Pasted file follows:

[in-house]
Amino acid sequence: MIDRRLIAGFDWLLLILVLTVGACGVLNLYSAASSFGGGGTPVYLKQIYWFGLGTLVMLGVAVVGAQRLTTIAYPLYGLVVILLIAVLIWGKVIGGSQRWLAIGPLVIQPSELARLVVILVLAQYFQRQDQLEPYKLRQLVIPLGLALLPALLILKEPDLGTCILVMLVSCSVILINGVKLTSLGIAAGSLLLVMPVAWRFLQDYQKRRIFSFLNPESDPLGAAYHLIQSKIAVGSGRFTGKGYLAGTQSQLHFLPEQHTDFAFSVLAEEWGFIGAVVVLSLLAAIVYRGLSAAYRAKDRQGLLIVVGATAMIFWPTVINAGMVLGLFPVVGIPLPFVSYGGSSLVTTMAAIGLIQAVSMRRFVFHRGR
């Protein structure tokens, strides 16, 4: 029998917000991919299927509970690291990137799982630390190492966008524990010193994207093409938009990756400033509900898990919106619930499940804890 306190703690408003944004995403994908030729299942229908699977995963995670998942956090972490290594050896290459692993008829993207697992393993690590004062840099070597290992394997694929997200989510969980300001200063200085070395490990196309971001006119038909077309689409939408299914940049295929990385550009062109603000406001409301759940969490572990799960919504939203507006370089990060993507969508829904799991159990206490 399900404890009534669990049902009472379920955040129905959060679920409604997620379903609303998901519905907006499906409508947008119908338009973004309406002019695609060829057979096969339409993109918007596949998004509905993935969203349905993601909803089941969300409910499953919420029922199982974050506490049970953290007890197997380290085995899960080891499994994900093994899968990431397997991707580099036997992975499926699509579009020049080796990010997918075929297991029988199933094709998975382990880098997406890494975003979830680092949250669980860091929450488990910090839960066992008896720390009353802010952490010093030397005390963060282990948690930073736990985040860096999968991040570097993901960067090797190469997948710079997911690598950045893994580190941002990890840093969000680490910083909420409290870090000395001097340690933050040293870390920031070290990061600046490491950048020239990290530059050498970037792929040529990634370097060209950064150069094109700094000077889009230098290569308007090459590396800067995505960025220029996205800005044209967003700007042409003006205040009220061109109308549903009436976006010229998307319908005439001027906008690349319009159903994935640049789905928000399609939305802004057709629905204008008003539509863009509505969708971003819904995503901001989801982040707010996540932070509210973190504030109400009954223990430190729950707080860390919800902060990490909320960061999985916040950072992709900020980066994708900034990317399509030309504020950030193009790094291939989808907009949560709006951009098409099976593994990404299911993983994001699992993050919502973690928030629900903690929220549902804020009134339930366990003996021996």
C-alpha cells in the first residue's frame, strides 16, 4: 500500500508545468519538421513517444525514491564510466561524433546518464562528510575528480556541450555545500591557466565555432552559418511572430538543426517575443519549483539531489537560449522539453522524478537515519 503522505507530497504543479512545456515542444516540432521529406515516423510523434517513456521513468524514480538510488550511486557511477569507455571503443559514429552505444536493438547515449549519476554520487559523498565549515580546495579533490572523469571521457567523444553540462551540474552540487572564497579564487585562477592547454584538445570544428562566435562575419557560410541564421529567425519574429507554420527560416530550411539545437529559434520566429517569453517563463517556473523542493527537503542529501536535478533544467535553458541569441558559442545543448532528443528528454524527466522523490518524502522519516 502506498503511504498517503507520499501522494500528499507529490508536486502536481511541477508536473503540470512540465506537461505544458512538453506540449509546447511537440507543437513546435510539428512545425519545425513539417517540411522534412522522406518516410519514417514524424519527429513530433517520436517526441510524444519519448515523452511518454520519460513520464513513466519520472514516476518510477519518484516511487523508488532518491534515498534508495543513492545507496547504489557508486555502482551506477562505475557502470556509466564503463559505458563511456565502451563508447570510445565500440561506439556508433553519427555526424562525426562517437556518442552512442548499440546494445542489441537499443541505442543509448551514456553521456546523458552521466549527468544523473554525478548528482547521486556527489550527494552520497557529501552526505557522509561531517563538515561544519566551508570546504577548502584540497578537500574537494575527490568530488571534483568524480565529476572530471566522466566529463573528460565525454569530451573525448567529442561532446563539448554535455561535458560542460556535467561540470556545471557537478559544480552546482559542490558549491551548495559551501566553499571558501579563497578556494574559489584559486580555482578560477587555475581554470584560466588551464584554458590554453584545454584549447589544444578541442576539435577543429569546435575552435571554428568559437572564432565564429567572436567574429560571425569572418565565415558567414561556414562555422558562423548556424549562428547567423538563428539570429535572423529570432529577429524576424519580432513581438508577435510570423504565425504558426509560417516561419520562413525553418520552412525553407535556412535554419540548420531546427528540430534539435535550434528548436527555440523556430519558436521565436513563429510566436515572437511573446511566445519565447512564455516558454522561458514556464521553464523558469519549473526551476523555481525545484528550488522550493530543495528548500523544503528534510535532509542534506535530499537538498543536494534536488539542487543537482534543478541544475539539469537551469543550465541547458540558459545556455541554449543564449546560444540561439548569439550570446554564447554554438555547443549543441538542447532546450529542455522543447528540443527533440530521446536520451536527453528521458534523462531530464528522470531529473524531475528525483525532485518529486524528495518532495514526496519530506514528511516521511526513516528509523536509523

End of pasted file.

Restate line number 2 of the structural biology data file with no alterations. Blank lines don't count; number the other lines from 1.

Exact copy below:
Amino acid sequence: MIDRRLIAGFDWLLLILVLTVGACGVLNLYSAASSFGGGGTPVYLKQIYWFGLGTLVMLGVAVVGAQRLTTIAYPLYGLVVILLIAVLIWGKVIGGSQRWLAIGPLVIQPSELARLVVILVLAQYFQRQDQLEPYKLRQLVIPLGLALLPALLILKEPDLGTCILVMLVSCSVILINGVKLTSLGIAAGSLLLVMPVAWRFLQDYQKRRIFSFLNPESDPLGAAYHLIQSKIAVGSGRFTGKGYLAGTQSQLHFLPEQHTDFAFSVLAEEWGFIGAVVVLSLLAAIVYRGLSAAYRAKDRQGLLIVVGATAMIFWPTVINAGMVLGLFPVVGIPLPFVSYGGSSLVTTMAAIGLIQAVSMRRFVFHRGR